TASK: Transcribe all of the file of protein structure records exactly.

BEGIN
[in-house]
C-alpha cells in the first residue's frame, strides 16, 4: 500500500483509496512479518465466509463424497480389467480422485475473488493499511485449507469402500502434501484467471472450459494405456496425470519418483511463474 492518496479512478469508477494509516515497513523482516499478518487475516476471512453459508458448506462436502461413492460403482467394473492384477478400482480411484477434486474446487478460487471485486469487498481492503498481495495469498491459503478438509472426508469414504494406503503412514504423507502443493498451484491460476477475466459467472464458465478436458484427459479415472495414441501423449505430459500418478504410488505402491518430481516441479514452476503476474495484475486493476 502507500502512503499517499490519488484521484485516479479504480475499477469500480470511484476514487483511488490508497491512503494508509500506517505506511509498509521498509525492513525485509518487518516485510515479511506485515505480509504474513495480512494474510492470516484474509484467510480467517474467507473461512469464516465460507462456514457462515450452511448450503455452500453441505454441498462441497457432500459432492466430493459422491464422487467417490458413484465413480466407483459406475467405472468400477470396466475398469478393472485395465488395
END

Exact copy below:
[in-house]
C-alpha cells in the first residue's frame, strides 16, 4: 500500500483509496512479518465466509463424497480389467480422485475473488493499511485449507469402500502434501484467471472450459494405456496425470519418483511463474 492518496479512478469508477494509516515497513523482516499478518487475516476471512453459508458448506462436502461413492460403482467394473492384477478400482480411484477434486474446487478460487471485486469487498481492503498481495495469498491459503478438509472426508469414504494406503503412514504423507502443493498451484491460476477475466459467472464458465478436458484427459479415472495414441501423449505430459500418478504410488505402491518430481516441479514452476503476474495484475486493476 502507500502512503499517499490519488484521484485516479479504480475499477469500480470511484476514487483511488490508497491512503494508509500506517505506511509498509521498509525492513525485509518487518516485510515479511506485515505480509504474513495480512494474510492470516484474509484467510480467517474467507473461512469464516465460507462456514457462515450452511448450503455452500453441505454441498462441497457432500459432492466430493459422491464422487467417490458413484465413480466407483459406475467405472468400477470396466475398469478393472485395465488395